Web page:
The claim covered research and development activity undertaken across two accounting periods. One of the R&D projects concerned an attempt to devise a new product and process to prevent automobile fraud. The sale and installation of vehicle trackers forms a large part of our client’s business. Our client considered that existing tracking technology could be improved if it were possible to integrate the tracker with an immobiliser. The concept was that the tracker would be able to detect whether the driver has a ‘tag’.
Where the driver does not have a tag, the tracker would communicate with the immobiliser to disable the car – i.e. ‘no-tag, no-start’. Our client recognised that enhancing a tracker in this way would represent an appreciable improvement in terms of functionality and performance over other commercially available tracking system. It would also offer cost savings over purchasing a separate tracker and immobilisers. At the outset of this project, there was no publicly available, relevant information regarding how to achieve our client’s aim which led to the need to the need for R&D activity to be carried out.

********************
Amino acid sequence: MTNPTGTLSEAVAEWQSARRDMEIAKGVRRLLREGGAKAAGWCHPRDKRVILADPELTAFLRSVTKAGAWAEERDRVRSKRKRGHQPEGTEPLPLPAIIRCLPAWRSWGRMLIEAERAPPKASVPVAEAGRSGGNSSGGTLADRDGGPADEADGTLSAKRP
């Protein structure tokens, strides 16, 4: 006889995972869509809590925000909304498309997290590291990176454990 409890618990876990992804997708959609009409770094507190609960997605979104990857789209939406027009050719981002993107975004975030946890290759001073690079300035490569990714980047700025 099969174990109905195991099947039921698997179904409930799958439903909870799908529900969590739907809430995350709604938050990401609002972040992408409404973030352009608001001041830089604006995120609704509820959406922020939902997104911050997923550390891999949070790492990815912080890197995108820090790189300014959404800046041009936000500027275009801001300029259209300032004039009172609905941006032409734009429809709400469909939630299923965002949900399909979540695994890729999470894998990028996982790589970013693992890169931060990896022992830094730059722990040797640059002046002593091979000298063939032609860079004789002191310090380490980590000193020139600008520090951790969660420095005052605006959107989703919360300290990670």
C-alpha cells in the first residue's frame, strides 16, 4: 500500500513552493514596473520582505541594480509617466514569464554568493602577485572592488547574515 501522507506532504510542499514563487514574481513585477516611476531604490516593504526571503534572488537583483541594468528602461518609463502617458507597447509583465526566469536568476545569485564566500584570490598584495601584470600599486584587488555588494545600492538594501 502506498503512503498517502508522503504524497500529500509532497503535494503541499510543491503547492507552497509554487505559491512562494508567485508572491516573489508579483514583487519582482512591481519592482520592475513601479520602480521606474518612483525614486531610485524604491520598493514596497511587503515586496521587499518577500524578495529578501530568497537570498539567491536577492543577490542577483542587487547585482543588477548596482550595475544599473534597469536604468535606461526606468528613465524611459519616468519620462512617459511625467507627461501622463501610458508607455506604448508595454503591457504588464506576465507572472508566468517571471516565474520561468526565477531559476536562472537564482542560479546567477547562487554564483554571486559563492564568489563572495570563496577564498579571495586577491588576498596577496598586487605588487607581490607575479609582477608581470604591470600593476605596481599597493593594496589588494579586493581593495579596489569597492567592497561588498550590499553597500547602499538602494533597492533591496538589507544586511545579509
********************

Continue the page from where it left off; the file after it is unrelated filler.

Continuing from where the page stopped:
As a result of R&D activity, our client has managed to save more than £20,000 in its corporation tax liability to HMRC.
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